Prof Mashudu “Tuks” Tshifularo, Head of the Department of Otorhinolaryngology at the University of Pretoria, South Africa, has gone down in history as the first surgeon to treat deafness using a middle-ear based surgical procedure [1]. This amazing breakthrough is expected to cure middle ear problems caused by congenital birth defects, infections, trauma or metabolic diseases. 

With his team of surgeons at the Steve Biko Academic hospital in S.A, Professor Tshifularo may have just consolidated a better long-term hearing approach than hearing aids and cochlear implants.

Quicker, safer, and less painful

On Wednesday, 13th March 2019, Professor Tuks performed a successful reconstructive surgery on a 35-year-old male patient whose middle ear structure was shattered in an accident.

The procedure was centered on replacing the damaged middle ear ossicles using 3D-printed bones.

The ossicles are three incredibly tiny bones found in the middle ear (the hammer, the anvil, the stirrup), which transmit sounds and vibrations from atmosphere to the inner ear [2]. Damaged ossicles will result in a loss of hearing, of which the severity will depend on the degree of damage incurred.

3D printing basically involves additive manufacturing, whereby a physical item is manufactured by placing ultra-thin layers of the intended structure upon one another [3]. The printer is instructed by a digital model of the object to be designed.

The amazing thing about this procedure is that it can be performed on anyone, ranging from newborns to aged adults.

“By replacing only the ossicles that aren’t functioning properly, the procedure carries significantly less risk than known prostheses and their associated surgical procedures,” says Prof Tshifularo to the South African Health Department, as quoted in a press release [4]. “We will use titanium for this procedure, which is biocompatible. We use an endoscope to do the replacement, so the transplant is expected to be quick, with minimal scarring.”

Titanium is recognized as the most biocompatible metal in existence, due to its high resistance to corrosion from bodily fluids, high fatigue limit, and bio-inertness [5].

Prof. Tuks emphasizes on affordability and accessibility

This new procedure has proven to be much safer than several others which have been tried out in the past. For starters, there’s reduced risk to facial nerve paralysis, which is one of the dangers of ear surgeries. The facial nerve that passes through the middle ear could get damaged during invasive procedures, resulting in the inability to move the face. Ossiculoplasty and stapedectomy are two traditional surgical procedures performed with the aim of reconstructing the middle-ear bone chain. Prof. Tshifularo’s procedure is likely to increase the success rates of these procedures with minimal intrusion trauma.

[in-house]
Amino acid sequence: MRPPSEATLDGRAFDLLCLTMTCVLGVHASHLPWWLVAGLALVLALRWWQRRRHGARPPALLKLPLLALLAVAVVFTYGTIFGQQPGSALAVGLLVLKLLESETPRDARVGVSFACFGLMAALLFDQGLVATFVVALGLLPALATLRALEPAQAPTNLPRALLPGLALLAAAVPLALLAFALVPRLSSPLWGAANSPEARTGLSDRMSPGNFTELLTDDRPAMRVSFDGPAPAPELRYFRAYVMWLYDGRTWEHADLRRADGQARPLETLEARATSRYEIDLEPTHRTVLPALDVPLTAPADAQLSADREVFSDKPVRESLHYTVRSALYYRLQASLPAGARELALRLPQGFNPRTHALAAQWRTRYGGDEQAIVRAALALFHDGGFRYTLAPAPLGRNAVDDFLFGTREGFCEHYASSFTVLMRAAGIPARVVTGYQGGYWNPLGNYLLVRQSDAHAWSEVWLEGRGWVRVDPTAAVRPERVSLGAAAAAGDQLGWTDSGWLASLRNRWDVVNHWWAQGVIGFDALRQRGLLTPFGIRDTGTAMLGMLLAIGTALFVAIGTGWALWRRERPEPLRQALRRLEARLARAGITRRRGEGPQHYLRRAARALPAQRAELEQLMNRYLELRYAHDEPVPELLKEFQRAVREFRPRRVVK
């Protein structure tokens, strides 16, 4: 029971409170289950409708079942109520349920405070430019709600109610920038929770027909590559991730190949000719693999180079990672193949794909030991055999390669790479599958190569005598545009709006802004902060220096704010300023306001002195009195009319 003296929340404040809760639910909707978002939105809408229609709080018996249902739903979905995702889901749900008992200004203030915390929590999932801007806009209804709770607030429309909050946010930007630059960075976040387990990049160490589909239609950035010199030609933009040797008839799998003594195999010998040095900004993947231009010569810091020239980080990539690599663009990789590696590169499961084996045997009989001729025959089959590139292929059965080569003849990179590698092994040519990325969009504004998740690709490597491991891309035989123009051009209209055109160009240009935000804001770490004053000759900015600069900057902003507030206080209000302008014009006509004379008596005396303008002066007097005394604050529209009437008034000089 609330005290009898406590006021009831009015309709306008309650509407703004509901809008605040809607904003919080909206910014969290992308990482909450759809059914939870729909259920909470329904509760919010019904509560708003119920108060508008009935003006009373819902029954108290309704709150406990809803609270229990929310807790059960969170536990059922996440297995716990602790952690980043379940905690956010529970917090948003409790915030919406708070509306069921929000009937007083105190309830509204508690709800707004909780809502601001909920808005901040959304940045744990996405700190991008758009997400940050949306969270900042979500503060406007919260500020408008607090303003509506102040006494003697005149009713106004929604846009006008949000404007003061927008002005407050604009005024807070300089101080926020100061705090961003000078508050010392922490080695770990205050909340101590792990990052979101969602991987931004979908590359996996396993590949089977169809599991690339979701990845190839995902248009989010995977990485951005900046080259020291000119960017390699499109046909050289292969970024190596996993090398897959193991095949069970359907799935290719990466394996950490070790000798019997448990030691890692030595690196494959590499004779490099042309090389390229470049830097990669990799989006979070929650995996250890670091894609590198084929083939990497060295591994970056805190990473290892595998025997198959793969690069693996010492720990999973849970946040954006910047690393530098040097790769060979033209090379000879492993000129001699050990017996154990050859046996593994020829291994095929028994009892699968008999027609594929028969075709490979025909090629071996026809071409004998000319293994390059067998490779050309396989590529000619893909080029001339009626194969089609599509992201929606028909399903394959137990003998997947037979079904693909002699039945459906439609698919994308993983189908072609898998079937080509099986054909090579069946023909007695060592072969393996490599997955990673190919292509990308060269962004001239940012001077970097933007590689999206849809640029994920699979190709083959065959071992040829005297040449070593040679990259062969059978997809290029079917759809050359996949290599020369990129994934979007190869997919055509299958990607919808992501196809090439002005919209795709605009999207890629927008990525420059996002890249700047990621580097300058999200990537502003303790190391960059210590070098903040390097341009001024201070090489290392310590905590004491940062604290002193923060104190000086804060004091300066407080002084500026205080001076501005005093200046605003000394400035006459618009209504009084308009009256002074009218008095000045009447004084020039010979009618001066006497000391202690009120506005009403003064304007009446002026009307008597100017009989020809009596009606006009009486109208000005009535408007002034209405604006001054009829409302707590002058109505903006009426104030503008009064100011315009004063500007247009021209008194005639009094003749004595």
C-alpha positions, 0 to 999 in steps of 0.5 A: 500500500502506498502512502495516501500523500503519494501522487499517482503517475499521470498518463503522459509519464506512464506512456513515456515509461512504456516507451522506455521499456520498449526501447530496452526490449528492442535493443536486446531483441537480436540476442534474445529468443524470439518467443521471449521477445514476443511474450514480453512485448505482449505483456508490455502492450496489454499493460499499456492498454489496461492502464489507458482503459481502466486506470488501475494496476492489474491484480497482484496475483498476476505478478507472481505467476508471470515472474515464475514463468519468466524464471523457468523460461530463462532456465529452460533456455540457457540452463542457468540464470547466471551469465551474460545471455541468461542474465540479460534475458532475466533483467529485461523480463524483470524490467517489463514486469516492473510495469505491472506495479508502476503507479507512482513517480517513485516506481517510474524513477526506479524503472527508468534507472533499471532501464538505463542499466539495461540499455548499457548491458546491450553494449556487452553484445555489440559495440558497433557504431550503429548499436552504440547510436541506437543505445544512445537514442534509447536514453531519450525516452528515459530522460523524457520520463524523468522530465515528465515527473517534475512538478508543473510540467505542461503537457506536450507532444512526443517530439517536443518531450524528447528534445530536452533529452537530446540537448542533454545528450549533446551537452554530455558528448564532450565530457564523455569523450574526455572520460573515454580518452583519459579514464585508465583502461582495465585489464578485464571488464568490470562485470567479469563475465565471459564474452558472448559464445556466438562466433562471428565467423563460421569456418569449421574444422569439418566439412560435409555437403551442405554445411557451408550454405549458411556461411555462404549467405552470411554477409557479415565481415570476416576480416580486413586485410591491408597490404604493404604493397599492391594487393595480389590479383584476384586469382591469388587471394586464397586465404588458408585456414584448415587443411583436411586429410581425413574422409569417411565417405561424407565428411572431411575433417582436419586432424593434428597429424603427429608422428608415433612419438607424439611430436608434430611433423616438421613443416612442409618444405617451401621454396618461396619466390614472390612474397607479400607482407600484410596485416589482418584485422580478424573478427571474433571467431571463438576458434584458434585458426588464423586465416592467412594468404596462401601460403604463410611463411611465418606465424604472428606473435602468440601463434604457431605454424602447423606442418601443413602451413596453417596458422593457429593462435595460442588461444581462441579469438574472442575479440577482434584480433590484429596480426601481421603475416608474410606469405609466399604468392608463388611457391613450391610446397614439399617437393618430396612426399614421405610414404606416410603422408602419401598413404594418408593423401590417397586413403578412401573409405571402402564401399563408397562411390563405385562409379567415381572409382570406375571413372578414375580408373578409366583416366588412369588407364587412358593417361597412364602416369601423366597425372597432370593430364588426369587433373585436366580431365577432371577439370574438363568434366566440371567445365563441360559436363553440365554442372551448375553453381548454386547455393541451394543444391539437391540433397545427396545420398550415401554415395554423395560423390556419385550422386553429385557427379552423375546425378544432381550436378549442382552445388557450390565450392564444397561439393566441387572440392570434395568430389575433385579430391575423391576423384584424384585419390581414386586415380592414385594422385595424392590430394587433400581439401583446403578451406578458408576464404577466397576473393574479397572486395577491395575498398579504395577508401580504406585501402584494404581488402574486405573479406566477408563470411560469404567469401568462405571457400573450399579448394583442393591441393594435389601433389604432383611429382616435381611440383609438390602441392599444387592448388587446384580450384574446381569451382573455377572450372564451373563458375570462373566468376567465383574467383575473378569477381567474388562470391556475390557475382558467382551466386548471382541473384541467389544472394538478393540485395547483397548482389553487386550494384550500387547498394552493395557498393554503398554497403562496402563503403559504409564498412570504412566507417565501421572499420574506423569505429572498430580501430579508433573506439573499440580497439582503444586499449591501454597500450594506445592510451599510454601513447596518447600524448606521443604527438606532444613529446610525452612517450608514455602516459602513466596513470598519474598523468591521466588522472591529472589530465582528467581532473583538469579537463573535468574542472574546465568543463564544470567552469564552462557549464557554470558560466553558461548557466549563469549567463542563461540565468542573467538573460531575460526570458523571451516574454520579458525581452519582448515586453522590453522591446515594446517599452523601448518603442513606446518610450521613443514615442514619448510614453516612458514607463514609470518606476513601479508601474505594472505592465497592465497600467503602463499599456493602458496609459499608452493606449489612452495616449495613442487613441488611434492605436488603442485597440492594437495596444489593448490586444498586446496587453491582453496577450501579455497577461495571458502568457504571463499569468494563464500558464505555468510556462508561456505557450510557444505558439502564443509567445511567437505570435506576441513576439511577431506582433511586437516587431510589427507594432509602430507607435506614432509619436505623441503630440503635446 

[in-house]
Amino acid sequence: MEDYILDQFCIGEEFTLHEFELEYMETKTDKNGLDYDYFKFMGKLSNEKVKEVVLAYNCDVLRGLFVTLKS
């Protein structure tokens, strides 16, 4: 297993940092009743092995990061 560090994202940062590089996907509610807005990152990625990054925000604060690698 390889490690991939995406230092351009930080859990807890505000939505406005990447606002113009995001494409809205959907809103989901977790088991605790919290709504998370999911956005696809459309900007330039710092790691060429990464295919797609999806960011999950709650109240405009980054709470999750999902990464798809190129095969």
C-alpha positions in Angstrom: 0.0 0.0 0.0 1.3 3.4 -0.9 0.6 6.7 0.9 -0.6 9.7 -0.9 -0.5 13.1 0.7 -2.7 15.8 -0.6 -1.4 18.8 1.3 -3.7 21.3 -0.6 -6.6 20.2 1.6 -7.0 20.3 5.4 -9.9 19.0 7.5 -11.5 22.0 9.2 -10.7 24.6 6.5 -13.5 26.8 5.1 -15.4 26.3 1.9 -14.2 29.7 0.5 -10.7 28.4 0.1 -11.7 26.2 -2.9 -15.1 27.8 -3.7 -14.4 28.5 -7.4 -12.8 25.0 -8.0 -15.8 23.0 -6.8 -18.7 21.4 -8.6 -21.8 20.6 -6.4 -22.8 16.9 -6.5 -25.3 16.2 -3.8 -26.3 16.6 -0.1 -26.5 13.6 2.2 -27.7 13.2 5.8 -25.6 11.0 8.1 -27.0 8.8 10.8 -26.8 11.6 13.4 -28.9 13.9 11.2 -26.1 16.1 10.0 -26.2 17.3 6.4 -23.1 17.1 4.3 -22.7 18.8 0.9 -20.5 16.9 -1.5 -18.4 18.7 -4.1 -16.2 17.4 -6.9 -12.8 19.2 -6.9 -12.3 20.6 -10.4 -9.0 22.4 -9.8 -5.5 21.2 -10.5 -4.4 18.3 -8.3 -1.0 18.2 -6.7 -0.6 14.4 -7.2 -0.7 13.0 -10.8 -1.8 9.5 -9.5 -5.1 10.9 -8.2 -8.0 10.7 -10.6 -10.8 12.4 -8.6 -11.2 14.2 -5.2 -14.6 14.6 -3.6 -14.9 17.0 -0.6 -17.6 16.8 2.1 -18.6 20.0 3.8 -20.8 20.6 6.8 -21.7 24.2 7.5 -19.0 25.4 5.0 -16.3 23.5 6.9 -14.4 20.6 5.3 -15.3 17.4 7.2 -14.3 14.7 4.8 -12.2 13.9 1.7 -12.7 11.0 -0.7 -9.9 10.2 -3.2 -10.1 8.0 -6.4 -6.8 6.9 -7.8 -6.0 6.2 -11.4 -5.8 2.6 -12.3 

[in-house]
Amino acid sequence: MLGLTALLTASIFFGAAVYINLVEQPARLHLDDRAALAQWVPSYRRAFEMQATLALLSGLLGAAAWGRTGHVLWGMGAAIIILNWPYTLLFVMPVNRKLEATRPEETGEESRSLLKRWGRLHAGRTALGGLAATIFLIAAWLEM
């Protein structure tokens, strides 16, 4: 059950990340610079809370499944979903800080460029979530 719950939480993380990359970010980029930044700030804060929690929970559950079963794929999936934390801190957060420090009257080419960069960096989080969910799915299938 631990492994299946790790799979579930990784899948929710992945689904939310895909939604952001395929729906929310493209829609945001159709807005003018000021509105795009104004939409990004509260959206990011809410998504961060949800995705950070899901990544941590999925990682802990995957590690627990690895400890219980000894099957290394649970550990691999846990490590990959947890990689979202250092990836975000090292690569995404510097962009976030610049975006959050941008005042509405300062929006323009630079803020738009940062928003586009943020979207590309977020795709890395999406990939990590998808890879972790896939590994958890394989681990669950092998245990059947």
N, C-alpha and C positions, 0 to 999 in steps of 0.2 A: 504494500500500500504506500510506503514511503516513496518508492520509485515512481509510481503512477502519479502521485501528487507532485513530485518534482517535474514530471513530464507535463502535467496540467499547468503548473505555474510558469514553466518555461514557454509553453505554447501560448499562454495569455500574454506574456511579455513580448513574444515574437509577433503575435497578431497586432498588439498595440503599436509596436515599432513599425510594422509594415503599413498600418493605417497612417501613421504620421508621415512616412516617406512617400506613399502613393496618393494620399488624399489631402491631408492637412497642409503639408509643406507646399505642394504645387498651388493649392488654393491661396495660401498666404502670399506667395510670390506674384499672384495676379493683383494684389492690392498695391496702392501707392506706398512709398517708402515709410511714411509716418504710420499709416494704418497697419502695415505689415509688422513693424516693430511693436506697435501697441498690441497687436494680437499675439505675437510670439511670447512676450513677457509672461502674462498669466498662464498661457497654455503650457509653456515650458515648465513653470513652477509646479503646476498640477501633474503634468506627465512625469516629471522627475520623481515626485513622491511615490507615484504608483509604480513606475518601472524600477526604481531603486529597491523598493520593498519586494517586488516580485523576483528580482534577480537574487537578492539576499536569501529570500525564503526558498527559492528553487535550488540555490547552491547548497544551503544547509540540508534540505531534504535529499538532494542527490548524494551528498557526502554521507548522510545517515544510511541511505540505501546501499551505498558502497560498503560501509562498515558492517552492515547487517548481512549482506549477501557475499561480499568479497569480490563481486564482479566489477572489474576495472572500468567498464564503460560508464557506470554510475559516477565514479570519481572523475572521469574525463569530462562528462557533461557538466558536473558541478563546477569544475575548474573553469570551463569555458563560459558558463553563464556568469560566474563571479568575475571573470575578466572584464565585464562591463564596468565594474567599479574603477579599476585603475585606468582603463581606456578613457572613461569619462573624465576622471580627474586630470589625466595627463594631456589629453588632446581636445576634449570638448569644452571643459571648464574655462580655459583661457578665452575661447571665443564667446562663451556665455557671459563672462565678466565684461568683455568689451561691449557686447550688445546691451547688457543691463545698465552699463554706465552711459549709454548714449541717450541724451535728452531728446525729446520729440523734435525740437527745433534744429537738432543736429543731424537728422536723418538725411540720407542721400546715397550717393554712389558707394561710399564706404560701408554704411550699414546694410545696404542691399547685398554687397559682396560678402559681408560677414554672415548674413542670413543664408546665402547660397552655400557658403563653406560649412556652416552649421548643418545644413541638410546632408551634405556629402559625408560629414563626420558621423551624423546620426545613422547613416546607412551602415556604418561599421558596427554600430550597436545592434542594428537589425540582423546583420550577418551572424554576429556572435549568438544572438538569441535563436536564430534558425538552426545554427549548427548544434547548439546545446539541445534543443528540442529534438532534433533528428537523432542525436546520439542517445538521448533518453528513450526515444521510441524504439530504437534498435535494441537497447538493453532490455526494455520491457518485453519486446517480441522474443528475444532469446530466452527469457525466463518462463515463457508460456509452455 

In an interview with to Jacaranda Fm, Prof. Tshifularo bemoans the need for the procedure to be easily accessible by the general public [6].

“Because we are doing it in the country and we are going to manufacture here, it has to be affordable for our people in state hospitals,” he explained. “It will be very accessible because as long as we can train the young doctors to be able to do this operation, then it will be accessible for them as well.”

Speaking on the first patient, he said, “This was one of our patients we have been waiting for, for this reconstruction for almost three years now because they are not affordable … [but] we have done something new in the world and people will remember us for that.”

In the press release, the South African Minister of Health, Aaron Motsoaledi, called on donors and development partners in the business community to support and invest in this new breakthrough.

As a Department of Health, we shall do everything in our power to assist and mobilize resources to make sure that Prof. Tshifularo gets all the help he needs for this far-reaching innovation”, said Minister Motsoaledi. 

References:

  1. South African Doctor Cures Deafness With First-Ever Middle Ear Transplant, The Mind Unleashed
  2. The Ossicles, Hyperphysics, Georgia State University
  3. What is 3D printing, 3dprinting.com
  4. Health on first world middle ear transplant done at Steve Biko Academic Hospital, South African Government
  5. Titanium biocompatibility, Wikipedia
  6. South Africa performs world’s first successful middle ear transplant, Jacarandafm
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